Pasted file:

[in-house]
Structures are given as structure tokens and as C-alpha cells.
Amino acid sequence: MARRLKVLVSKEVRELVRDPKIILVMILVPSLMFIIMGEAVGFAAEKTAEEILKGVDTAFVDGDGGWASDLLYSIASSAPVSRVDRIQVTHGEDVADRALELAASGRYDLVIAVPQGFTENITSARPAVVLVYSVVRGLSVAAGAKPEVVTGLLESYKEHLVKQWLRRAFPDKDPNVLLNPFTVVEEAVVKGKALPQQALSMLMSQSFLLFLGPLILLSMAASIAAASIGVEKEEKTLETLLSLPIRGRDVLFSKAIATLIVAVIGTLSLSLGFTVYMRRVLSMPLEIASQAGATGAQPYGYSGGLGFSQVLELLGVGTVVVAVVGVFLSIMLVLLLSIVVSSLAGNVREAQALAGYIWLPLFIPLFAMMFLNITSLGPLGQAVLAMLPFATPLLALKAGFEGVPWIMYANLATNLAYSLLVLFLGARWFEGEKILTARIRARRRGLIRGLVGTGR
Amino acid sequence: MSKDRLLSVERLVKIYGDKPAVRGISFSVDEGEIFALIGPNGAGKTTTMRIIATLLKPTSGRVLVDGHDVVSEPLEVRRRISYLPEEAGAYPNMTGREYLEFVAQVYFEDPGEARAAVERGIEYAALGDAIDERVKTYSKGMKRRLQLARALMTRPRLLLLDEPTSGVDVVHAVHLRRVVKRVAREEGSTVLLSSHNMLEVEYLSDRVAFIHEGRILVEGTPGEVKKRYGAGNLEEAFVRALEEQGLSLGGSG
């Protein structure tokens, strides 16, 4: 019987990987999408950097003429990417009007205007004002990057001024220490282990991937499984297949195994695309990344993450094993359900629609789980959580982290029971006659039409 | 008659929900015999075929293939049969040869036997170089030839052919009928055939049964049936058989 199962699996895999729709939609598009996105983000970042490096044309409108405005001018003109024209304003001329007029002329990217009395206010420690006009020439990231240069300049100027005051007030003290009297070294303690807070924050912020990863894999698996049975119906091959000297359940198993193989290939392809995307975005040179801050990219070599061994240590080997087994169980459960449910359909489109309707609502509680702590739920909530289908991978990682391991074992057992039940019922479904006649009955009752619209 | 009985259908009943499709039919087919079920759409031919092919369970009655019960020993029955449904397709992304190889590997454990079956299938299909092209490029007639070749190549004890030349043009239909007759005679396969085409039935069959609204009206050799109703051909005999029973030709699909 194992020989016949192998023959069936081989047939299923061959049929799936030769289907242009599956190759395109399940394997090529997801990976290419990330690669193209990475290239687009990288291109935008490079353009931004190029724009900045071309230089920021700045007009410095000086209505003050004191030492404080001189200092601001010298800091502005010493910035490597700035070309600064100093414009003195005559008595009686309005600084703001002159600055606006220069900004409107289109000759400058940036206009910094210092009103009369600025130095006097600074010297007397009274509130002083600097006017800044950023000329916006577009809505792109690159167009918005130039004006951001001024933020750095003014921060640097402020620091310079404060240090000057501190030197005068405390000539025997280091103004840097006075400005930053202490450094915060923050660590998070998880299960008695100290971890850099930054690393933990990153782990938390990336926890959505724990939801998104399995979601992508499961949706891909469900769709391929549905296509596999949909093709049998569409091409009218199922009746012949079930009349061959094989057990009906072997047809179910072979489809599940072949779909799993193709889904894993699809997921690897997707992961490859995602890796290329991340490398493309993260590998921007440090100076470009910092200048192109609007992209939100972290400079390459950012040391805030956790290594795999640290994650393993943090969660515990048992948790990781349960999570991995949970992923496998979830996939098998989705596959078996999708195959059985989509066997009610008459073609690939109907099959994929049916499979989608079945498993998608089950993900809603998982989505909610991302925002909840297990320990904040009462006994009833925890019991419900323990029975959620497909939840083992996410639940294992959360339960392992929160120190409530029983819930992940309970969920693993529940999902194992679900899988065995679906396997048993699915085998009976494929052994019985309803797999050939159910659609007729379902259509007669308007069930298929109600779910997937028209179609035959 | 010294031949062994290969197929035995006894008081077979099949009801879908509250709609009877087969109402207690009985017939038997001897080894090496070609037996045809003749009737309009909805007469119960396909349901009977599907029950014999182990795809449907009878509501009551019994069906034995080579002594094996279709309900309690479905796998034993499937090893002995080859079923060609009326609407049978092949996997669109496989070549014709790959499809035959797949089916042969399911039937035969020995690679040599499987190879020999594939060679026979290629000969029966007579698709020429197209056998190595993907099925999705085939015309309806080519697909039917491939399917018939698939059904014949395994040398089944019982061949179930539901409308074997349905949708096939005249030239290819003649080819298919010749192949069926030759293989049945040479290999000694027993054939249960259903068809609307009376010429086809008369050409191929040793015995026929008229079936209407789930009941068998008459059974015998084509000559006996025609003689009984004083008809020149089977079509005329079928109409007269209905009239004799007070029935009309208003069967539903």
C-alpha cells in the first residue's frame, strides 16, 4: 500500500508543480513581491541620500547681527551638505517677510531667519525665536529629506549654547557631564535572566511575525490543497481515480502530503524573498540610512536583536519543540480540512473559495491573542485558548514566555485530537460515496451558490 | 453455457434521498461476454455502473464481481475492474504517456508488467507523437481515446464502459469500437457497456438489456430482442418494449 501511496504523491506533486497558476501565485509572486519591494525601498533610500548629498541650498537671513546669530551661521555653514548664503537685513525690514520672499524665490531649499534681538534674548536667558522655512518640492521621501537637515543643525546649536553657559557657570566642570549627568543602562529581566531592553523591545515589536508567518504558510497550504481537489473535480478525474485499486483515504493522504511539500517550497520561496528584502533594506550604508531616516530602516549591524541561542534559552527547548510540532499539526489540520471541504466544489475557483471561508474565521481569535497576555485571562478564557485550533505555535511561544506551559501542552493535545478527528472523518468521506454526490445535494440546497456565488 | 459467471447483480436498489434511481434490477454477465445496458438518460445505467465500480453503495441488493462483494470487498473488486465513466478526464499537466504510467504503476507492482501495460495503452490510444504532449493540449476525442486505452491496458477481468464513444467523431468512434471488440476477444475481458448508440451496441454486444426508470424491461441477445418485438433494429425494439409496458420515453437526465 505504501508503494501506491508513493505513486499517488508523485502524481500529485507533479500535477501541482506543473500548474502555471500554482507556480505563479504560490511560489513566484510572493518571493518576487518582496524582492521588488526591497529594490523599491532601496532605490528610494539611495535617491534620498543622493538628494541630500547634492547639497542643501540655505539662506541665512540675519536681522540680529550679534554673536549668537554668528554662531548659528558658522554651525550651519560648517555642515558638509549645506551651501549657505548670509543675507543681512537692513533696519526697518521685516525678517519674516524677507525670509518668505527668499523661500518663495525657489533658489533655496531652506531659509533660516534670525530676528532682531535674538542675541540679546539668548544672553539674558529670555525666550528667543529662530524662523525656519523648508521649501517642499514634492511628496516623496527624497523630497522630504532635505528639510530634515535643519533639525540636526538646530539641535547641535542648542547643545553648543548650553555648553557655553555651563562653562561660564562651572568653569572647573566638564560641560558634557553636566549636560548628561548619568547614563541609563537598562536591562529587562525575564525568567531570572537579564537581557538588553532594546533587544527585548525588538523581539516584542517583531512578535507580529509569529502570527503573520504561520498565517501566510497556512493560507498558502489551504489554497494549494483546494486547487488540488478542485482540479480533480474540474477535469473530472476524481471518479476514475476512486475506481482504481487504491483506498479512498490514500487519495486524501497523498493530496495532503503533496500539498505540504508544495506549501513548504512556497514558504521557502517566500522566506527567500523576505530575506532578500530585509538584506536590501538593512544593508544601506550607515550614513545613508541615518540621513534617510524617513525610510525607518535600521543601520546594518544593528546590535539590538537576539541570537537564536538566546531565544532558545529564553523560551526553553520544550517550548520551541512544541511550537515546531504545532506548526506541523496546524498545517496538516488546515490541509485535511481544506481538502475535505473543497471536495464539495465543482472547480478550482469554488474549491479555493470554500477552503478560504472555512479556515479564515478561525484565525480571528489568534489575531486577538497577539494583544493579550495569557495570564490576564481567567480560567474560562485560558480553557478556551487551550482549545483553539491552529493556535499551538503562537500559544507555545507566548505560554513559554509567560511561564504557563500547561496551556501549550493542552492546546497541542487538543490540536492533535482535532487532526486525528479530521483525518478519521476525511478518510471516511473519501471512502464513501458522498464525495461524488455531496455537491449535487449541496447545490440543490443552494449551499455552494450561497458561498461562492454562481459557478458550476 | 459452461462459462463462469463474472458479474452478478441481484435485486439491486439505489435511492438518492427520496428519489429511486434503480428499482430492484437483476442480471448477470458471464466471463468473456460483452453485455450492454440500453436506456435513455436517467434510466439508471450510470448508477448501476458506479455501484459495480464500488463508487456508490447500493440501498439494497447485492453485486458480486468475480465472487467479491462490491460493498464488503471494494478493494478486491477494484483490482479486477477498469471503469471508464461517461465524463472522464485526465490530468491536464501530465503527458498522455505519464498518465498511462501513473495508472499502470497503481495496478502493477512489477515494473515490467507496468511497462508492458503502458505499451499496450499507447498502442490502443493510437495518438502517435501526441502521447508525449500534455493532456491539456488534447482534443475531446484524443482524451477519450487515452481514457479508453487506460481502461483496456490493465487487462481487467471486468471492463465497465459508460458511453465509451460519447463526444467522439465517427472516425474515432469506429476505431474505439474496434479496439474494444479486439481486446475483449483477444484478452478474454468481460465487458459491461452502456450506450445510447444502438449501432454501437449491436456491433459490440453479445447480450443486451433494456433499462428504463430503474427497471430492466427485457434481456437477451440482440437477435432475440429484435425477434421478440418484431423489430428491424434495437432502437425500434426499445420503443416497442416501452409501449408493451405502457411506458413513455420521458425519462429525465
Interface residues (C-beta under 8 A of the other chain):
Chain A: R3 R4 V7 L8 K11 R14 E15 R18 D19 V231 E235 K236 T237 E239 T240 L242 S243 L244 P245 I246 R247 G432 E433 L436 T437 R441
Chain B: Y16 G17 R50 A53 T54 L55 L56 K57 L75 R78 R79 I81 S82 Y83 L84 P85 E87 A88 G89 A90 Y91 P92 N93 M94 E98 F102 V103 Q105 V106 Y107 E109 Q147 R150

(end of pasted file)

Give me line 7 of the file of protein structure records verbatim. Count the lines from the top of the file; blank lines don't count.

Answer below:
Interface residues (C-beta under 8 A of the other chain):